The Ballad of Jack and Rose

| April 1, 2005

Jack (Day-Lewis) and Rose (Camilla Belle) are a father and daughter, living on an old commune on an island off the east coast. They are almost entirely in isolation–Rose has never had any friends her age, has barely had contact with any people besides her father, a situation which leads their co-dependency to defy the conventions of the typical family roles. From almost the very first scene it is obvious that Rose fills the wife/companion role more than she does the daughter–there is ambiguity as to what their relationship actually entails. However, as obvious as it is that there is a deeper closeness between them, it is also obvious that Jack is uncomfortable with the reality of it. He invites his secret girlfriend Kathleen (Keener) and her sons to come and live with them, as much to help take care of him as to help distract him from the attractions of his daughter. Rose does what any territorial daughter/companion would do–becomes exceedingly jealous and threatened, and tries to find ways to regain the monopoly of her father’s attention.
I admit that I’m slightly biased towards this movie, since it was shot by one of my favorite cinematographers, Ellen Kuras, and contains brilliant performances by two actors that are quite high on my list–Daniel Day-Lewis and Catherine Keener. I enjoy the movie despite its flaws–for its beauty, for its peculiarity, for its bravery. On the other hand, I doubt many people will enjoy it for the same reasons.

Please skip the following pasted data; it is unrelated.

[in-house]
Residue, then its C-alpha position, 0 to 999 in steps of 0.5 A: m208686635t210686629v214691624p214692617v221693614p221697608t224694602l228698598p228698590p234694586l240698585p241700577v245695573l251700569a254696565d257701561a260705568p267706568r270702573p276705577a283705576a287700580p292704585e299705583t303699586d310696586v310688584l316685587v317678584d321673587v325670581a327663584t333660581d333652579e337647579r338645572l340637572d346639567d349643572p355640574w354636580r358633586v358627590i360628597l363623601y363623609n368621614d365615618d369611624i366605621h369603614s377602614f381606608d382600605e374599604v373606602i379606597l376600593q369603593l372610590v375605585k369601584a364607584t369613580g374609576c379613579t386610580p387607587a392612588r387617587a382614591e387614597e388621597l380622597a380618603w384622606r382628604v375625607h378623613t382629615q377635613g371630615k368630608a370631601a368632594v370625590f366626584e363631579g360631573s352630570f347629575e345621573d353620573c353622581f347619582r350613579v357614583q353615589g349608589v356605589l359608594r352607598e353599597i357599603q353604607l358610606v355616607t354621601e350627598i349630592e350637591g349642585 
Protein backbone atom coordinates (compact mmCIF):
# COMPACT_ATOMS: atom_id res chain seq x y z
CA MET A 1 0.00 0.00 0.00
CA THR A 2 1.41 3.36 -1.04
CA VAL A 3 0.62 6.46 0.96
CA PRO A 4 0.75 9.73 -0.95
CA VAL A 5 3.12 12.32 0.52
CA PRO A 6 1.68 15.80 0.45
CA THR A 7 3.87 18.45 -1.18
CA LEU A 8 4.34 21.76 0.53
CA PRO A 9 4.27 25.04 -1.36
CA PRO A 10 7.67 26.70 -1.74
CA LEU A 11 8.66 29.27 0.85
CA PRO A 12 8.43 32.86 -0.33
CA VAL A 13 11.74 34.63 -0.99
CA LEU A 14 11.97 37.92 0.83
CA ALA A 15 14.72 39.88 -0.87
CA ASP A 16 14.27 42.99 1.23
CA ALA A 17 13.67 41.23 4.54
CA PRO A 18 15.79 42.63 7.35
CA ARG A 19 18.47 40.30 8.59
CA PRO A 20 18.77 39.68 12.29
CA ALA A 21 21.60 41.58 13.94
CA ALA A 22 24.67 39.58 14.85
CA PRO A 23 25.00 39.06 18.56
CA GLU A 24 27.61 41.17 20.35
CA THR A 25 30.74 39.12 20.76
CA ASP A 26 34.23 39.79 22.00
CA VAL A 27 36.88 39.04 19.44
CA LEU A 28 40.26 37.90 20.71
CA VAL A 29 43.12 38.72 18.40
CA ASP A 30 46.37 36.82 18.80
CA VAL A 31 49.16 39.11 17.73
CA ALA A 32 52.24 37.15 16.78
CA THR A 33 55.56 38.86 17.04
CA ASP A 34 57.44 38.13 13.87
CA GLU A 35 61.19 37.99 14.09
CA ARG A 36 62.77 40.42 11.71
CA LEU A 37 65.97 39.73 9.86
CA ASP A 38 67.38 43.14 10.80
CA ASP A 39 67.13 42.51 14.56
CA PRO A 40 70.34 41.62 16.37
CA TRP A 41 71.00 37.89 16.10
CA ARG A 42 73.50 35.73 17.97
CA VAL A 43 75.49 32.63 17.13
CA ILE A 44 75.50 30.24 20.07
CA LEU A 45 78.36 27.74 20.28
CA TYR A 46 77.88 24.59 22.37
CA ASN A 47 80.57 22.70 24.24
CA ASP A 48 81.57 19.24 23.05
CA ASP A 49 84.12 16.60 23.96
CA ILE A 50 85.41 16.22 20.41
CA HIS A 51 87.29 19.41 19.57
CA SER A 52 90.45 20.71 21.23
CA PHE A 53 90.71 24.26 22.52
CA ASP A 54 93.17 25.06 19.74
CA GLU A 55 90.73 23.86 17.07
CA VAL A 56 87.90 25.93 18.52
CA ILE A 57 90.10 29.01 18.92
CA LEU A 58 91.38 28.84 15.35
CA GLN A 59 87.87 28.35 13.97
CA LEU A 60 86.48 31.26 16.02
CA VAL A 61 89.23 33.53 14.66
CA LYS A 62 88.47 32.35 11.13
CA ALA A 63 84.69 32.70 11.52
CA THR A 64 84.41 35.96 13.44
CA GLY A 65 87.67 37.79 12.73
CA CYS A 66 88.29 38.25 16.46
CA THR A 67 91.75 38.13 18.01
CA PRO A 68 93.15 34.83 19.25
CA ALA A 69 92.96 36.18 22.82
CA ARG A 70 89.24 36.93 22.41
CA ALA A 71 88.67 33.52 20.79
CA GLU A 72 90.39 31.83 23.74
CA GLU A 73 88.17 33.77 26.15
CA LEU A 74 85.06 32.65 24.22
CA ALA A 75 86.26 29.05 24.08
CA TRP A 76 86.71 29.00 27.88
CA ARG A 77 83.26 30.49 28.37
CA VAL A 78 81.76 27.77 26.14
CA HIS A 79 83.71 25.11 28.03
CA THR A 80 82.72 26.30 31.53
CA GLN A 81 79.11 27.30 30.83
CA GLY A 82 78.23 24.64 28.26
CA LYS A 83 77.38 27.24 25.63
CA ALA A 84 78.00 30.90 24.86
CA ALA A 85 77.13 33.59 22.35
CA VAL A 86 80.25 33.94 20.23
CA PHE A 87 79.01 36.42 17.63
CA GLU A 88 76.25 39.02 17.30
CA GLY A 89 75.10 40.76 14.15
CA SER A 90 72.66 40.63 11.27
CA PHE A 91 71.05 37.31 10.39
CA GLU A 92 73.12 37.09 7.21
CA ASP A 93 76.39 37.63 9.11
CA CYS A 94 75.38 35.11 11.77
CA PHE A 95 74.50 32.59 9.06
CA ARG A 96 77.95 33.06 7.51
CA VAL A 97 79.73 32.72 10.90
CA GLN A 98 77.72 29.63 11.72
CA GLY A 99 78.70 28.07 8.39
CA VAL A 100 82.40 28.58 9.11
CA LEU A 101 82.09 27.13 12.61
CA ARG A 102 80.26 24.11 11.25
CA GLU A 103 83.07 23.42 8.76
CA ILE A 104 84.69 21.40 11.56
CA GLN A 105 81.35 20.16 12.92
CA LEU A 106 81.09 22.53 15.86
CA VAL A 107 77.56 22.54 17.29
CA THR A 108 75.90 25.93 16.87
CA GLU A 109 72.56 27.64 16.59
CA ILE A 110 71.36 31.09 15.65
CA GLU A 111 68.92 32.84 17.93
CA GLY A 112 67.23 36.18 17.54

What I quickly learned while watching this film is it lacks relatable elements that we’ve come to expect from movies. Even if we can’t relate to a storyline, we can usually relate to the feelings that motivate it. But that doesn’t seem to be the case for the majority of The Ballad of Jack and Rose. Not only can we not relate to the characters, we are unable to understand their actions. Instead of concentrating on the emotional impact of the drama, I found myself confused, wondering what the hell drove certain characters to choose their actions. Jack seems to be the exception–his character carries the film and makes it more than just a detached look at irregular behavior. It is his dream to maintain his peaceful lifestyle and to protect his daughter from the outside world. It is this very dream that becomes threatened by his own decisions, and in this threatening, the real success of the film emerges. But besides Jack, the rest of the characters–Rose, Kathleen, and Kathleen’s sons Thadius and Rodney–seem to be captives of their actions, doing things that the rest of us probably wouldn’t, without much explanation of their motives.
As such, The Ballad of Jack and Rose seems to be more of a study of drama than an embracement of it. But under the direction of Rebecca Miller this relatively detached study is more interesting than most dramas gracing the theatres these days. It’s a look at the devastation that can occur when we’re forced to change, to let go of our lifelong dreams, to face the outside world.

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